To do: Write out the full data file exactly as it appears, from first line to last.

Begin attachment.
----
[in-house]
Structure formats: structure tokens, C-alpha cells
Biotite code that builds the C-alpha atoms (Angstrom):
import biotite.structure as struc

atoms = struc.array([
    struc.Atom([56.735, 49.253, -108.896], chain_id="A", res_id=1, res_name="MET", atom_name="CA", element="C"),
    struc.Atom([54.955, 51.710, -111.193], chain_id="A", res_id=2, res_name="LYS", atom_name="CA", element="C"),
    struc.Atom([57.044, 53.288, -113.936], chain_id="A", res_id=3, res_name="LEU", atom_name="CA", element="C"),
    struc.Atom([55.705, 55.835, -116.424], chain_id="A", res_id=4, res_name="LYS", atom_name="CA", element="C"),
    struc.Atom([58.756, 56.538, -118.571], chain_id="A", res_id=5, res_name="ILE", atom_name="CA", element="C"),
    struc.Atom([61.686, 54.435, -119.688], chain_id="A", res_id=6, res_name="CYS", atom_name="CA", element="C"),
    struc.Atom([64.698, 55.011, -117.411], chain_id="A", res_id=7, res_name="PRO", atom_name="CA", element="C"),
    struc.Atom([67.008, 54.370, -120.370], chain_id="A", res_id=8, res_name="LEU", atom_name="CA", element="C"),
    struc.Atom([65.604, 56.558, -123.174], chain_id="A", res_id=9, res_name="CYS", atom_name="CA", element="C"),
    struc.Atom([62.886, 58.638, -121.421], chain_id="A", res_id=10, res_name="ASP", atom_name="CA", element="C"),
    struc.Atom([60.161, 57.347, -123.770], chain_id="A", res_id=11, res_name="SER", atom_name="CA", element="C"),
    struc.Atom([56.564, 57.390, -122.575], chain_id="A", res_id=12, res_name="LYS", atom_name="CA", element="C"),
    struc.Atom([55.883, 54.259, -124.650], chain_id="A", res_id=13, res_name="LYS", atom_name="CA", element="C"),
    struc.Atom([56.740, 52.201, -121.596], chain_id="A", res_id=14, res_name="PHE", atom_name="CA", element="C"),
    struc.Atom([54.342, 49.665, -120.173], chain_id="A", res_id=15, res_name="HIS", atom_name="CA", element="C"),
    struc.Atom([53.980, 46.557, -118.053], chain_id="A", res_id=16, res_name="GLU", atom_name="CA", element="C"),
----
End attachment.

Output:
[in-house]
Structure formats: structure tokens, C-alpha cells
Biotite code that builds the C-alpha atoms (Angstrom):
import biotite.structure as struc

atoms = struc.array([
    struc.Atom([56.735, 49.253, -108.896], chain_id="A", res_id=1, res_name="MET", atom_name="CA", element="C"),
    struc.Atom([54.955, 51.710, -111.193], chain_id="A", res_id=2, res_name="LYS", atom_name="CA", element="C"),
    struc.Atom([57.044, 53.288, -113.936], chain_id="A", res_id=3, res_name="LEU", atom_name="CA", element="C"),
    struc.Atom([55.705, 55.835, -116.424], chain_id="A", res_id=4, res_name="LYS", atom_name="CA", element="C"),
    struc.Atom([58.756, 56.538, -118.571], chain_id="A", res_id=5, res_name="ILE", atom_name="CA", element="C"),
    struc.Atom([61.686, 54.435, -119.688], chain_id="A", res_id=6, res_name="CYS", atom_name="CA", element="C"),
    struc.Atom([64.698, 55.011, -117.411], chain_id="A", res_id=7, res_name="PRO", atom_name="CA", element="C"),
    struc.Atom([67.008, 54.370, -120.370], chain_id="A", res_id=8, res_name="LEU", atom_name="CA", element="C"),
    struc.Atom([65.604, 56.558, -123.174], chain_id="A", res_id=9, res_name="CYS", atom_name="CA", element="C"),
    struc.Atom([62.886, 58.638, -121.421], chain_id="A", res_id=10, res_name="ASP", atom_name="CA", element="C"),
    struc.Atom([60.161, 57.347, -123.770], chain_id="A", res_id=11, res_name="SER", atom_name="CA", element="C"),
    struc.Atom([56.564, 57.390, -122.575], chain_id="A", res_id=12, res_name="LYS", atom_name="CA", element="C"),
    struc.Atom([55.883, 54.259, -124.650], chain_id="A", res_id=13, res_name="LYS", atom_name="CA", element="C"),
    struc.Atom([56.740, 52.201, -121.596], chain_id="A", res_id=14, res_name="PHE", atom_name="CA", element="C"),
    struc.Atom([54.342, 49.665, -120.173], chain_id="A", res_id=15, res_name="HIS", atom_name="CA", element="C"),
    struc.Atom([53.980, 46.557, -118.053], chain_id="A", res_id=16, res_name="GLU", atom_name="CA", element="C"),